(With three days left before the election, I foresee see five possible scenarios. Each day leading up to Election Day, we’re going to explore one of the scenarios. This post is the third installment of the series.)
If this scenario comes to pass, it shouldn’t really be a surprise. Not since 1936 has an incumbent’s attempt at re-election succeeded against the scale of the job losses we’ve seen these last four years. Abroad, America has struggled as well. While the war in Iraq is over, in Afghanistan it lingers on with no prospect for success in sight. The Middle East is in full-scale collapse, while economic woes in Europe and China risk dragging us deeper down.
In light of all that and more, it was a testament to how well liked Barack Obama is that he could keep this race as close as it was. Or was it? After the election, exit polls reveal that women and Jews weren’t as enamored with abortion as they were of jobs. Coal miners and electricians didn’t care as much about the collective bargaining rights of government employees as they cared about jobs. Hispanics cared less about immigration reform if the man promising to bring the reform couldn’t let them stay in a country with jobs. Unemployed recent college graduates didn’t care as much about being cool as they cared about something as banal as jobs. Upon closer inspection of turnout data, the election’s results are really a testament to how well liked Obama is by black Americans that he was able to keep his numbers as high as they were. In spite of bearing the greatest brunt of the recession, Obama lost not a bit of their vote. In every other demographic, support and enthusiasm for the President were markedly down.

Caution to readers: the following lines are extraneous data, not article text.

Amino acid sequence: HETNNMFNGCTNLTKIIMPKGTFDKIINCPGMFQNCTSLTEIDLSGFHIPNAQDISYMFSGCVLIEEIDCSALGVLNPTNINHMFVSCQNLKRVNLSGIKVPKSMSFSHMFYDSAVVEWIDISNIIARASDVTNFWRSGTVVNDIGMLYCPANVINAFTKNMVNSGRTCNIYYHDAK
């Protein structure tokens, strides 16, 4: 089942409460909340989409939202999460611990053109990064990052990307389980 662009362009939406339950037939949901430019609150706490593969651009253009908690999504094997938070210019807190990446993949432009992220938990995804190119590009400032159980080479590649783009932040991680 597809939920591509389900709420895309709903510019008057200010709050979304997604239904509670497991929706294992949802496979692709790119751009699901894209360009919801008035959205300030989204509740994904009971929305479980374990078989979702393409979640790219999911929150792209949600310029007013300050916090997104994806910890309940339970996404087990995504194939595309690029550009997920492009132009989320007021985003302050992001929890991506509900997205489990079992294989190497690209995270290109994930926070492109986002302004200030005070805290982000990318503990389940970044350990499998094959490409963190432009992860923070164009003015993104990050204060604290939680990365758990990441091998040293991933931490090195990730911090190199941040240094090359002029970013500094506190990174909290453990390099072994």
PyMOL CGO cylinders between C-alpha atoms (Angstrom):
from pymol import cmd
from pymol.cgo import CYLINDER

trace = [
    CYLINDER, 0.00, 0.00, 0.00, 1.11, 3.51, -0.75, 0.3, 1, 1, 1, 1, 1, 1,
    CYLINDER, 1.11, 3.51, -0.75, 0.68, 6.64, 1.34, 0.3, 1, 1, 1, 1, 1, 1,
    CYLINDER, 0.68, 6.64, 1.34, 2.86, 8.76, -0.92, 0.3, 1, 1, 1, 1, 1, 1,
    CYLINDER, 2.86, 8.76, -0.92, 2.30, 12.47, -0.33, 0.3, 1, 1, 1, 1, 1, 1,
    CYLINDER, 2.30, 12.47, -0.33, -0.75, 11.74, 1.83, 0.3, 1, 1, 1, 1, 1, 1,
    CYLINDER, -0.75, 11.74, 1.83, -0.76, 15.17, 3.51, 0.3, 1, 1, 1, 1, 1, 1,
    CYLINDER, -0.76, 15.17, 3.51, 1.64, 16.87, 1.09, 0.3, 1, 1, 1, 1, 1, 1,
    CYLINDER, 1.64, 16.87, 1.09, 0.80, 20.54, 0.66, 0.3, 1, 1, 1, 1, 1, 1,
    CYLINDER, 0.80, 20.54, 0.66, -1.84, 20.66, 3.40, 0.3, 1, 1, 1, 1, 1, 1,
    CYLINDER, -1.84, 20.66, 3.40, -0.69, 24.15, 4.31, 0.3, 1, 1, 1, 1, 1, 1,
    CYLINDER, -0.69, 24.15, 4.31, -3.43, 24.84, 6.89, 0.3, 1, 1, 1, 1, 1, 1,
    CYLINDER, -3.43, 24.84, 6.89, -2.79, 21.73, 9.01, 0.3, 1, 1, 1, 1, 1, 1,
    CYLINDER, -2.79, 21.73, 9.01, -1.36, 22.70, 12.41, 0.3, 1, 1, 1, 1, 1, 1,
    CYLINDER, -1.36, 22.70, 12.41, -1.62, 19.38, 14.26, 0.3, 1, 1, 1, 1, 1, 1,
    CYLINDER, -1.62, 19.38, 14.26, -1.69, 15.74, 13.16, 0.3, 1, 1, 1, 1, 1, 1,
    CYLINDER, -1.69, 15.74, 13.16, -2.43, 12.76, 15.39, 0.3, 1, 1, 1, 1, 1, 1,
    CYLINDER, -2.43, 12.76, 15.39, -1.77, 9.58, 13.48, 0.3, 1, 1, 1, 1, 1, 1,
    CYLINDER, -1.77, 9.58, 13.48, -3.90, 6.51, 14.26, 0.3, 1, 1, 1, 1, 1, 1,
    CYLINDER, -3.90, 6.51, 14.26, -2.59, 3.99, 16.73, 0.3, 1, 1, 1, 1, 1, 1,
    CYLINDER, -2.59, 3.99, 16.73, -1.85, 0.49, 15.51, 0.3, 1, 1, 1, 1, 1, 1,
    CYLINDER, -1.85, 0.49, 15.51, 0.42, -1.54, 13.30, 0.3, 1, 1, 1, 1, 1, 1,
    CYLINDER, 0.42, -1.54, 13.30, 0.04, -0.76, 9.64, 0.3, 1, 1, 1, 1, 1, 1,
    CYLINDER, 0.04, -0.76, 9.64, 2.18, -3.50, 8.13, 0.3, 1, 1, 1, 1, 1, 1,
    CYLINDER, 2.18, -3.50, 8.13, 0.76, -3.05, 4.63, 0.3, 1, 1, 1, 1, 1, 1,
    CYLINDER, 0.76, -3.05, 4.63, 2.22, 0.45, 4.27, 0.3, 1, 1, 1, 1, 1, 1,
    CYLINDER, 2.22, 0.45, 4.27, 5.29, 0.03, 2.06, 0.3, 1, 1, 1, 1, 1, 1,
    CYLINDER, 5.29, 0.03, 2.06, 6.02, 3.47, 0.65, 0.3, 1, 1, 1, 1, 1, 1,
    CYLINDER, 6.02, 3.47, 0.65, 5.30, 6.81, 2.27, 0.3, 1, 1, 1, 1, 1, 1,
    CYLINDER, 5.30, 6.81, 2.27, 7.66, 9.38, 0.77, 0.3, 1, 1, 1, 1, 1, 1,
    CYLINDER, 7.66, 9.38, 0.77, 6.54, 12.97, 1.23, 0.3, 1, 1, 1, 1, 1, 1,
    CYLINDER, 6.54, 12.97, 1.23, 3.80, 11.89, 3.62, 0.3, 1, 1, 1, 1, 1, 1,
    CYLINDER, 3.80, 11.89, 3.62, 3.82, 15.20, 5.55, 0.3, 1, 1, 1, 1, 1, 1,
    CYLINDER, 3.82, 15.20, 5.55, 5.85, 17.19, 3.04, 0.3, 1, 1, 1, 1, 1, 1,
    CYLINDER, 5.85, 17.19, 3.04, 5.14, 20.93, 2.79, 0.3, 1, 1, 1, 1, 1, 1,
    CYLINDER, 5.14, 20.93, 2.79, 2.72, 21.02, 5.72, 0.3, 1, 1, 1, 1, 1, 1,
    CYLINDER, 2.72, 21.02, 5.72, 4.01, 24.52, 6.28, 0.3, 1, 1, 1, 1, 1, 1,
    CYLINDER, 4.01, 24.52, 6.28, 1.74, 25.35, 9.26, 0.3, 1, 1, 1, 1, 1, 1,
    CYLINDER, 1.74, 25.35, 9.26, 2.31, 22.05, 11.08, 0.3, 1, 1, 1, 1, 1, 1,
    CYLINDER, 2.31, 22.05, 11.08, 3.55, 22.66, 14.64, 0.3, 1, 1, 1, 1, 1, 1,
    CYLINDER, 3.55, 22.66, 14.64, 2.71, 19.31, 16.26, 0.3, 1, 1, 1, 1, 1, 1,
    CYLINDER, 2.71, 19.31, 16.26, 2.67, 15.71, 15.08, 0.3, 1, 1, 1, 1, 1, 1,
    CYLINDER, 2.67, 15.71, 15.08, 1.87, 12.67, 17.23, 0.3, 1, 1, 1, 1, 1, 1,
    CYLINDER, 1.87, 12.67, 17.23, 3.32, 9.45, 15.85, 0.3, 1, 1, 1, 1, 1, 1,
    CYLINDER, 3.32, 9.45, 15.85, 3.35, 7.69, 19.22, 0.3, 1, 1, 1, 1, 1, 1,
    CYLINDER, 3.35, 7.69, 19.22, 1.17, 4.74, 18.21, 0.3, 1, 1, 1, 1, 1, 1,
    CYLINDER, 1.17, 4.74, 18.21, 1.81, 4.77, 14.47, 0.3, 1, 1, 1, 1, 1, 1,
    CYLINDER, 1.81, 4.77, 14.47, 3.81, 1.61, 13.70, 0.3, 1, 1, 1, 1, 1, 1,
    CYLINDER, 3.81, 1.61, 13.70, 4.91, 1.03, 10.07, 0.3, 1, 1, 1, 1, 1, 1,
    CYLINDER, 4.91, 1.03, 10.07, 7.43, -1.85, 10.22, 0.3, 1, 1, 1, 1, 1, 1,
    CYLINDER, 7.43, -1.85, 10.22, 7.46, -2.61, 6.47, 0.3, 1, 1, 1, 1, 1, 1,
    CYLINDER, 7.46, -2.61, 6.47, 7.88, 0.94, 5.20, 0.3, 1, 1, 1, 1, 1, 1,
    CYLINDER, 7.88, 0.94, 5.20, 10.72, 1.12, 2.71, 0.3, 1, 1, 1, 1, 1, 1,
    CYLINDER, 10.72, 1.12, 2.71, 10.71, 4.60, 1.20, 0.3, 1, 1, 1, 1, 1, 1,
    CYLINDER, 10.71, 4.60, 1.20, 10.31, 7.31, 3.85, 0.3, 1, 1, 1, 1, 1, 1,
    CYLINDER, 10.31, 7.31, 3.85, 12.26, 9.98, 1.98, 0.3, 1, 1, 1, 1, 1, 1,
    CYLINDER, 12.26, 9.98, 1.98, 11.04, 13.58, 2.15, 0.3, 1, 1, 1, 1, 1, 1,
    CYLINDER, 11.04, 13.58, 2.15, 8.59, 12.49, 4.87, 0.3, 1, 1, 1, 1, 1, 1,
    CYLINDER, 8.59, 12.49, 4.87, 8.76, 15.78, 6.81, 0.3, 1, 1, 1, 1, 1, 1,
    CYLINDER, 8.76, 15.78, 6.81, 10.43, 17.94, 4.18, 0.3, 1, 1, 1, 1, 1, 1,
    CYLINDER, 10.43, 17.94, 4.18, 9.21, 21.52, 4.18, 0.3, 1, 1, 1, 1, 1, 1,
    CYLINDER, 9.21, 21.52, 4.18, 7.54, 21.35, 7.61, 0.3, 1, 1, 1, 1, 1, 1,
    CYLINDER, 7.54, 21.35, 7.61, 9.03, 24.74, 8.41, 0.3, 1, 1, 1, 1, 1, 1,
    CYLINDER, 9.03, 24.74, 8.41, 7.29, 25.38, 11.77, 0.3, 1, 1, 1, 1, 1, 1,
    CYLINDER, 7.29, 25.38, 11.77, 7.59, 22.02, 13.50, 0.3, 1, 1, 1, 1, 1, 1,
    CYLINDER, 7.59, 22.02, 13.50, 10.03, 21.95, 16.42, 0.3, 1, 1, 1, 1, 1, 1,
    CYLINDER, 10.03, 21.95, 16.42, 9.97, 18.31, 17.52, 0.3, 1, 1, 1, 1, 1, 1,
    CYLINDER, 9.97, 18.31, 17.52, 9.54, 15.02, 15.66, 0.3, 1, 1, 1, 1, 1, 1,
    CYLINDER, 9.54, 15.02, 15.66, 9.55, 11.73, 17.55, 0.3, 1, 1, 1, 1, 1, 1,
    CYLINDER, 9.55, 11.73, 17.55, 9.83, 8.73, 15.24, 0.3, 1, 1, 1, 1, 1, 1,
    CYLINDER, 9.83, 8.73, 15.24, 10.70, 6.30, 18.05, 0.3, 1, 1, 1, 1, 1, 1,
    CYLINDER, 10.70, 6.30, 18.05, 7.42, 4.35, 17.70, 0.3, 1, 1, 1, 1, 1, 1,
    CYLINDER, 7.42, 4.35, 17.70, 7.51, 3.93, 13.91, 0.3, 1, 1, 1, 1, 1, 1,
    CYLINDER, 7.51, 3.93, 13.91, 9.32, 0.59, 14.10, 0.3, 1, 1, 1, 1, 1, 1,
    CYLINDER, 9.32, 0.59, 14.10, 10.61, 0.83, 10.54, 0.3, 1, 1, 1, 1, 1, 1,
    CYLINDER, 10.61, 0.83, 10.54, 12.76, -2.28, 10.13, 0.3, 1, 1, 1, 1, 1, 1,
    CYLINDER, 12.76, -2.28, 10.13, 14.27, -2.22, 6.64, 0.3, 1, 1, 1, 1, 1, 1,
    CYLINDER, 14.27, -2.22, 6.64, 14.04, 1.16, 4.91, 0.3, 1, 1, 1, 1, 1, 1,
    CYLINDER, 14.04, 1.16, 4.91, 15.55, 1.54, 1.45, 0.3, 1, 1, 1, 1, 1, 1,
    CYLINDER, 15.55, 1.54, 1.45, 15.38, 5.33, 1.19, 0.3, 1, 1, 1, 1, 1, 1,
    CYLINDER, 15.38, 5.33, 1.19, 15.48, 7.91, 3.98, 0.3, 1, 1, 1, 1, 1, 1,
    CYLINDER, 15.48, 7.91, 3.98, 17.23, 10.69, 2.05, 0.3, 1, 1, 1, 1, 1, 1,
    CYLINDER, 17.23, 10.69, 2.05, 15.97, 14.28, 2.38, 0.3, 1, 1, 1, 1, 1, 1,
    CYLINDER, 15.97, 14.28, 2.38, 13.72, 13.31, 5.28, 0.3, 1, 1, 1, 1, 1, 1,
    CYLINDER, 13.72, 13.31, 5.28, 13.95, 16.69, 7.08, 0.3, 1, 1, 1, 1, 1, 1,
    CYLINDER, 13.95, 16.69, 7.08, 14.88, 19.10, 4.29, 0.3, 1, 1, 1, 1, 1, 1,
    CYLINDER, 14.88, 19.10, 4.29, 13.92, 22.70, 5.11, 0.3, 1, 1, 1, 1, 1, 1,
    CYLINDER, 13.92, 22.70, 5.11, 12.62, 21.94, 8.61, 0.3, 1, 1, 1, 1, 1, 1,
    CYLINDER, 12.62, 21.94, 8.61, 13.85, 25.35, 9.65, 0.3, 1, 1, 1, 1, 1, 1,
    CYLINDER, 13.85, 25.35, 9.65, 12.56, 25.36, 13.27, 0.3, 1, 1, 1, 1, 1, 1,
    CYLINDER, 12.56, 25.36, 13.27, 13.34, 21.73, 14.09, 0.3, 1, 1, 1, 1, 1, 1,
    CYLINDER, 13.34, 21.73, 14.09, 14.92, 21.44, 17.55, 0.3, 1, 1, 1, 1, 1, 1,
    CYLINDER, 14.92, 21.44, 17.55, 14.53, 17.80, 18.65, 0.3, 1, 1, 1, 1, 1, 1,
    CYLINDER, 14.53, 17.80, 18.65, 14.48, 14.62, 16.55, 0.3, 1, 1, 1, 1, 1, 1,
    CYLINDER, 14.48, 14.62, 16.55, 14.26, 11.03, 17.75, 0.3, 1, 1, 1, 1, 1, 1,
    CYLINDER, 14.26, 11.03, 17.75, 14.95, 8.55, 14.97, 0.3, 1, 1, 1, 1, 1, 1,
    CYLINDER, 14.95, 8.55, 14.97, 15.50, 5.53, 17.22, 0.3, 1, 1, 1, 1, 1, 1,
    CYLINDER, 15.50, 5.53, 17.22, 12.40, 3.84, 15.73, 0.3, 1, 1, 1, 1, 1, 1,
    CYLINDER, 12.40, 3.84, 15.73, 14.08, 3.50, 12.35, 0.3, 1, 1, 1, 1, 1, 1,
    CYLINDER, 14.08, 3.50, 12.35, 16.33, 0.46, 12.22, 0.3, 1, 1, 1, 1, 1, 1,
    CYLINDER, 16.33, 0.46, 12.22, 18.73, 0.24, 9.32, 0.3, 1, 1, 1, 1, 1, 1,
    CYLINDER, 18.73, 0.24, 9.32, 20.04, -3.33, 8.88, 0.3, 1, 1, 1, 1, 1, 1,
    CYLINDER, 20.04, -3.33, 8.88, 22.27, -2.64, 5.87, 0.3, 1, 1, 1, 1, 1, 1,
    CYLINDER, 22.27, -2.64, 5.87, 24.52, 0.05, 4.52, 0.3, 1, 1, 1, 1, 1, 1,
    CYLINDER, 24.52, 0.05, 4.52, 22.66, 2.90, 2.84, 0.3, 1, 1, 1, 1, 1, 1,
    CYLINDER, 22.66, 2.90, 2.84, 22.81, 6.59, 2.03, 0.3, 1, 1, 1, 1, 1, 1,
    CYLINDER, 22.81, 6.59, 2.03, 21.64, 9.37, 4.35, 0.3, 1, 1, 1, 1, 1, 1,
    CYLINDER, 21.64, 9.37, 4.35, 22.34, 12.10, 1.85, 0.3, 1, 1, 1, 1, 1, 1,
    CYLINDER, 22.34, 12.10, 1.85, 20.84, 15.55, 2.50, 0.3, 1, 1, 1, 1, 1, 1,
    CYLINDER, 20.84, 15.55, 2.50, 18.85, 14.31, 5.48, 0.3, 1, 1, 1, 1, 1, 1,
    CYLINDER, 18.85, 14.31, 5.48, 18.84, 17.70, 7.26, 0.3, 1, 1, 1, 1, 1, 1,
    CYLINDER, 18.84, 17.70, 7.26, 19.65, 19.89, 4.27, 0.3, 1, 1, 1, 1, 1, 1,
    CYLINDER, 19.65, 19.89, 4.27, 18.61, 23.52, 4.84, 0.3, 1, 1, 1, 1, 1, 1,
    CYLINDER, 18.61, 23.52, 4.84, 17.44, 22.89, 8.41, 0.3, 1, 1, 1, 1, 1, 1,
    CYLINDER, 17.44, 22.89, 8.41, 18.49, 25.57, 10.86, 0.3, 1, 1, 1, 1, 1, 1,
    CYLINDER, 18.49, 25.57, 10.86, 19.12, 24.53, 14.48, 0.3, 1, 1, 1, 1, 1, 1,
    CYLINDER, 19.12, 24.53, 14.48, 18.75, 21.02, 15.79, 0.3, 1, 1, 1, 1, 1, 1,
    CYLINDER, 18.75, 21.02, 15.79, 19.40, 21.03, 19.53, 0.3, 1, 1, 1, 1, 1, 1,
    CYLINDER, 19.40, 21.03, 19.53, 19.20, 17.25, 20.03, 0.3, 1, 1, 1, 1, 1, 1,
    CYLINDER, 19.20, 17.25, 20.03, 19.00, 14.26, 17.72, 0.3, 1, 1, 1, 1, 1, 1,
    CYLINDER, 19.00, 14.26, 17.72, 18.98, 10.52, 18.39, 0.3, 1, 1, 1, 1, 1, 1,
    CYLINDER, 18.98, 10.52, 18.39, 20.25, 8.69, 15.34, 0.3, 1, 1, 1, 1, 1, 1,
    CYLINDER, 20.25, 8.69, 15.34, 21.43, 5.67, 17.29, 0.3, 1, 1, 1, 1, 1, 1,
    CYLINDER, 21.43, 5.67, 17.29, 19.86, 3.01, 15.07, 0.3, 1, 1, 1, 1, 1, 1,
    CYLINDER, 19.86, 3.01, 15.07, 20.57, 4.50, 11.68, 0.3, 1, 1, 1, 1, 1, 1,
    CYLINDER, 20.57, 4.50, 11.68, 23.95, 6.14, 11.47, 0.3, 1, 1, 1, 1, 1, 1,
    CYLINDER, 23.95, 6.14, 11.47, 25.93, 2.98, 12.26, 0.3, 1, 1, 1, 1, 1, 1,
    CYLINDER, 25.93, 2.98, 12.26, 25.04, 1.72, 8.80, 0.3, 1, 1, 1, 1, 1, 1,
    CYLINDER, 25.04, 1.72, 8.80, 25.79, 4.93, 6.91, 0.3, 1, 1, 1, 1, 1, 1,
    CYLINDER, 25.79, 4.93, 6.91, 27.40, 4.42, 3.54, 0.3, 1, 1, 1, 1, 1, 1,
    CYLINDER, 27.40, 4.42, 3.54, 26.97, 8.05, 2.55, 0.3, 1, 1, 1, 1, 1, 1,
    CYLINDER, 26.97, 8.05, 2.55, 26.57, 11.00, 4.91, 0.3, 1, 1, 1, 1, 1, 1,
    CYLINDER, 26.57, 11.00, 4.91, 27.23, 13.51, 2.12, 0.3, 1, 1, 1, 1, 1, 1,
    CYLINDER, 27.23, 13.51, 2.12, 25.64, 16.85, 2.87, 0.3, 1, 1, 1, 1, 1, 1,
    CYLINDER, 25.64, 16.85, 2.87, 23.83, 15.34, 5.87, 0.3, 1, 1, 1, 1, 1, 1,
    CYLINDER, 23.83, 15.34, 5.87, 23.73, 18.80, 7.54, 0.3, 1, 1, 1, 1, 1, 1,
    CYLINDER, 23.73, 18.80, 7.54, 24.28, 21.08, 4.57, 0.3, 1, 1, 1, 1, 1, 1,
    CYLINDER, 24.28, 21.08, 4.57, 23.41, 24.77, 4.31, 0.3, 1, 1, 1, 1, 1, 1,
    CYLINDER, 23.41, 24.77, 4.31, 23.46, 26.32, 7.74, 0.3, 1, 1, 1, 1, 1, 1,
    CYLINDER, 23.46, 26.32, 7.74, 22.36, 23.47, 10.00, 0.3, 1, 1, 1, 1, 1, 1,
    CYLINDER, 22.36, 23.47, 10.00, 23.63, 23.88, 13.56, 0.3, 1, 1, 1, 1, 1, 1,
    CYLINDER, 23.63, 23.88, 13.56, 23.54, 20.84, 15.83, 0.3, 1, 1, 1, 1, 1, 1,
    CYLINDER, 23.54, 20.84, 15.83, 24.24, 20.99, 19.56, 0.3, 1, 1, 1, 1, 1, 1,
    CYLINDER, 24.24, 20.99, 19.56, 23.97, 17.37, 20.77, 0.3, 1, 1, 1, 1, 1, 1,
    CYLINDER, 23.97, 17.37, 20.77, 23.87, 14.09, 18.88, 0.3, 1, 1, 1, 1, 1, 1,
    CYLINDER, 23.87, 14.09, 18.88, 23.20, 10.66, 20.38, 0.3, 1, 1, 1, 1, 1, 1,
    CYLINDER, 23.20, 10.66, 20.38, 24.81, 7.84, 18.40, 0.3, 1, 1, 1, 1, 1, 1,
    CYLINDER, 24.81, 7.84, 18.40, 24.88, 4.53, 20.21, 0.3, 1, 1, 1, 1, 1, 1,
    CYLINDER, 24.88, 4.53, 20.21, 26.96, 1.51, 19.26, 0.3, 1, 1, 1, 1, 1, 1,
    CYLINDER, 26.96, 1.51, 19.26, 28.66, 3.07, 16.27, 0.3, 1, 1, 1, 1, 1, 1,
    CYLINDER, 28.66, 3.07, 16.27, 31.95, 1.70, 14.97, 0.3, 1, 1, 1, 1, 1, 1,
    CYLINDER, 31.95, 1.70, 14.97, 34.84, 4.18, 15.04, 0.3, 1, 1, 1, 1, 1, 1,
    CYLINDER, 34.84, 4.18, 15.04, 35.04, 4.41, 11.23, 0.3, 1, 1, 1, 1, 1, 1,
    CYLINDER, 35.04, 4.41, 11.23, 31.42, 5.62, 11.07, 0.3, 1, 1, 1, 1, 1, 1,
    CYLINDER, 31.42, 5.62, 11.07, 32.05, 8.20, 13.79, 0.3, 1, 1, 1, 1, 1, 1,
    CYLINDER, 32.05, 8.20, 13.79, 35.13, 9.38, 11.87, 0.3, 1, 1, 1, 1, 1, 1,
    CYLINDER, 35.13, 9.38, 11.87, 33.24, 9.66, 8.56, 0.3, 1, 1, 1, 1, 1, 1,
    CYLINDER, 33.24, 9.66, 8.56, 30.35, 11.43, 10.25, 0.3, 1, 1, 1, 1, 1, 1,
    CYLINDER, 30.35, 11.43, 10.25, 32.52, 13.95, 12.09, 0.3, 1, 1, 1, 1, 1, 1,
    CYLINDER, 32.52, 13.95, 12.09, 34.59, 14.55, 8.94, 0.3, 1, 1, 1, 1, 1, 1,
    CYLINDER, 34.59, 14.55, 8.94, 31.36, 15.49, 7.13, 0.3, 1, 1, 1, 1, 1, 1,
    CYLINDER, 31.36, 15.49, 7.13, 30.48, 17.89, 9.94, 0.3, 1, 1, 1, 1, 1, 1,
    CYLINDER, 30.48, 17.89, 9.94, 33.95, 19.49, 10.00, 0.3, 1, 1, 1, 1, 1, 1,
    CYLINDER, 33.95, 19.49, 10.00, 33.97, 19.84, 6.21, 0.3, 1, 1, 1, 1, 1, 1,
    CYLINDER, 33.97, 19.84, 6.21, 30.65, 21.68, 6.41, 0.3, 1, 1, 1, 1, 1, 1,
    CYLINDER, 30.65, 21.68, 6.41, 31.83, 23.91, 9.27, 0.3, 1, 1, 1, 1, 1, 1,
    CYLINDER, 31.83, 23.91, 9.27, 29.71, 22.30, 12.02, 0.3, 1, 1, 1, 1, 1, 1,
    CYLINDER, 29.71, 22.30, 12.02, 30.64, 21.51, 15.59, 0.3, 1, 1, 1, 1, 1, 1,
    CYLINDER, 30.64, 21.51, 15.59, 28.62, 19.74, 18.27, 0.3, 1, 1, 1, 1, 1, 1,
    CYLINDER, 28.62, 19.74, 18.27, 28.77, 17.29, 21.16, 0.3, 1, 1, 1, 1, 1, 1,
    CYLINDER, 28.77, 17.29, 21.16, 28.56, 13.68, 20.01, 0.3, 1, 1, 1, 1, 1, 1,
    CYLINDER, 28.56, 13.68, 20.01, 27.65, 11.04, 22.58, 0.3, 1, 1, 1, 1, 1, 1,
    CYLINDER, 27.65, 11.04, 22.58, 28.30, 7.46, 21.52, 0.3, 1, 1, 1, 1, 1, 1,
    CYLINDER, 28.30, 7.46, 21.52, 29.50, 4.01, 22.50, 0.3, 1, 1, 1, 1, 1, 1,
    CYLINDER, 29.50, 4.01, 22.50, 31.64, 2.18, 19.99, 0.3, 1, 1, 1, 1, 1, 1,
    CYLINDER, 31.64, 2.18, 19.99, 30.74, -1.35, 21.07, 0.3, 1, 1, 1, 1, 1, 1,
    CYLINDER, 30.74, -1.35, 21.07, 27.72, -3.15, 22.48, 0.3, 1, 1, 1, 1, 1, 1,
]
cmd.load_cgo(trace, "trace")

In the end, Ohio didn’t matter. Yes, Mitt Romney won it, but with wins in Colorado, Iowa, New Hampshire, Virginia, and Wisconsin, Ohio was just the Buckeye-flavored frosting on Romney’s already baked election day cake. Even Mondale’s Minnesota teetered on the edge of breaking the GOP’s way. Alone among most lists of swing states, Nevada chose Obama. Final Results: Romney wins 51% to 48% and takes 295 electoral votes.
The President’s poorer-than-expected performance lost his party the Senate as well. Virginia’s George Allen returns after a six-year absence. Bill Nelson can’t resist the tide. The Upper House ends up 51-49 while the Lower House sees only two net Republicans go away, leaving it 240-195.
See all the scenarios:
Scenario 1: Nate Silver is right
Scenario 2: RCP is right
Scenario 3: Rasmussen is right
Scenario 4: Gallup tracking poll is right
Scenario 5: Gallup electorate poll is right
And the prediction is . . .